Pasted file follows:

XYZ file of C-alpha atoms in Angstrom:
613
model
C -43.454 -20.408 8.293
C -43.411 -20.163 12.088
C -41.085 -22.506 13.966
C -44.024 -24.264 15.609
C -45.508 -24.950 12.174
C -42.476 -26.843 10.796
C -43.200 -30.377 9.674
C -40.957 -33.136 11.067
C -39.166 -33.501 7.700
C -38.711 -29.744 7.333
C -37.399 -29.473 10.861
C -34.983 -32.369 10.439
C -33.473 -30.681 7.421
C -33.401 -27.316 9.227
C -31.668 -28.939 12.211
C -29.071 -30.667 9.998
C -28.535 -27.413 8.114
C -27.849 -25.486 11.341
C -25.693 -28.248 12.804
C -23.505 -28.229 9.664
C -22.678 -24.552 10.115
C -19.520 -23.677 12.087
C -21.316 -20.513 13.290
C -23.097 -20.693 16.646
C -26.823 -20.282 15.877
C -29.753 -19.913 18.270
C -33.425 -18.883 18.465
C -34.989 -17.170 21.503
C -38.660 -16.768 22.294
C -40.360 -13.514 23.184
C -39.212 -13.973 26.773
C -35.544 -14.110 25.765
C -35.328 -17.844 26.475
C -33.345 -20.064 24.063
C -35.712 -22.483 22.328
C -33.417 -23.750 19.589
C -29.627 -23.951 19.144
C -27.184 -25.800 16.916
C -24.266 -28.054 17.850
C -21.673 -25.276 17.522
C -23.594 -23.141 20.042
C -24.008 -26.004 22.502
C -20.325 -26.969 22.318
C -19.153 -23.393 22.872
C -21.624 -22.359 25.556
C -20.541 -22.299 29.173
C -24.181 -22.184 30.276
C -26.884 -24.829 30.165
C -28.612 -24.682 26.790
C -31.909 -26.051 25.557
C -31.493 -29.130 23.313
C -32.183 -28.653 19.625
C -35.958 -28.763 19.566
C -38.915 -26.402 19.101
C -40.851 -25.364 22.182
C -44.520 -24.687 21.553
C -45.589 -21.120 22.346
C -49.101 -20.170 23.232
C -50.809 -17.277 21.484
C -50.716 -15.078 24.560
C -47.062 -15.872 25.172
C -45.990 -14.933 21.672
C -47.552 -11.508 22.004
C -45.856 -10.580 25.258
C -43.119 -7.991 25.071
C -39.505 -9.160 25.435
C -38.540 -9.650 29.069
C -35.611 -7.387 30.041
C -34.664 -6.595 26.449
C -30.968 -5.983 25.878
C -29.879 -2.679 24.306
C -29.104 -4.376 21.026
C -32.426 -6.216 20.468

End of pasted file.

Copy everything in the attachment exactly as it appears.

XYZ file of C-alpha atoms in Angstrom:
613
model
C -43.454 -20.408 8.293
C -43.411 -20.163 12.088
C -41.085 -22.506 13.966
C -44.024 -24.264 15.609
C -45.508 -24.950 12.174
C -42.476 -26.843 10.796
C -43.200 -30.377 9.674
C -40.957 -33.136 11.067
C -39.166 -33.501 7.700
C -38.711 -29.744 7.333
C -37.399 -29.473 10.861
C -34.983 -32.369 10.439
C -33.473 -30.681 7.421
C -33.401 -27.316 9.227
C -31.668 -28.939 12.211
C -29.071 -30.667 9.998
C -28.535 -27.413 8.114
C -27.849 -25.486 11.341
C -25.693 -28.248 12.804
C -23.505 -28.229 9.664
C -22.678 -24.552 10.115
C -19.520 -23.677 12.087
C -21.316 -20.513 13.290
C -23.097 -20.693 16.646
C -26.823 -20.282 15.877
C -29.753 -19.913 18.270
C -33.425 -18.883 18.465
C -34.989 -17.170 21.503
C -38.660 -16.768 22.294
C -40.360 -13.514 23.184
C -39.212 -13.973 26.773
C -35.544 -14.110 25.765
C -35.328 -17.844 26.475
C -33.345 -20.064 24.063
C -35.712 -22.483 22.328
C -33.417 -23.750 19.589
C -29.627 -23.951 19.144
C -27.184 -25.800 16.916
C -24.266 -28.054 17.850
C -21.673 -25.276 17.522
C -23.594 -23.141 20.042
C -24.008 -26.004 22.502
C -20.325 -26.969 22.318
C -19.153 -23.393 22.872
C -21.624 -22.359 25.556
C -20.541 -22.299 29.173
C -24.181 -22.184 30.276
C -26.884 -24.829 30.165
C -28.612 -24.682 26.790
C -31.909 -26.051 25.557
C -31.493 -29.130 23.313
C -32.183 -28.653 19.625
C -35.958 -28.763 19.566
C -38.915 -26.402 19.101
C -40.851 -25.364 22.182
C -44.520 -24.687 21.553
C -45.589 -21.120 22.346
C -49.101 -20.170 23.232
C -50.809 -17.277 21.484
C -50.716 -15.078 24.560
C -47.062 -15.872 25.172
C -45.990 -14.933 21.672
C -47.552 -11.508 22.004
C -45.856 -10.580 25.258
C -43.119 -7.991 25.071
C -39.505 -9.160 25.435
C -38.540 -9.650 29.069
C -35.611 -7.387 30.041
C -34.664 -6.595 26.449
C -30.968 -5.983 25.878
C -29.879 -2.679 24.306
C -29.104 -4.376 21.026
C -32.426 -6.216 20.468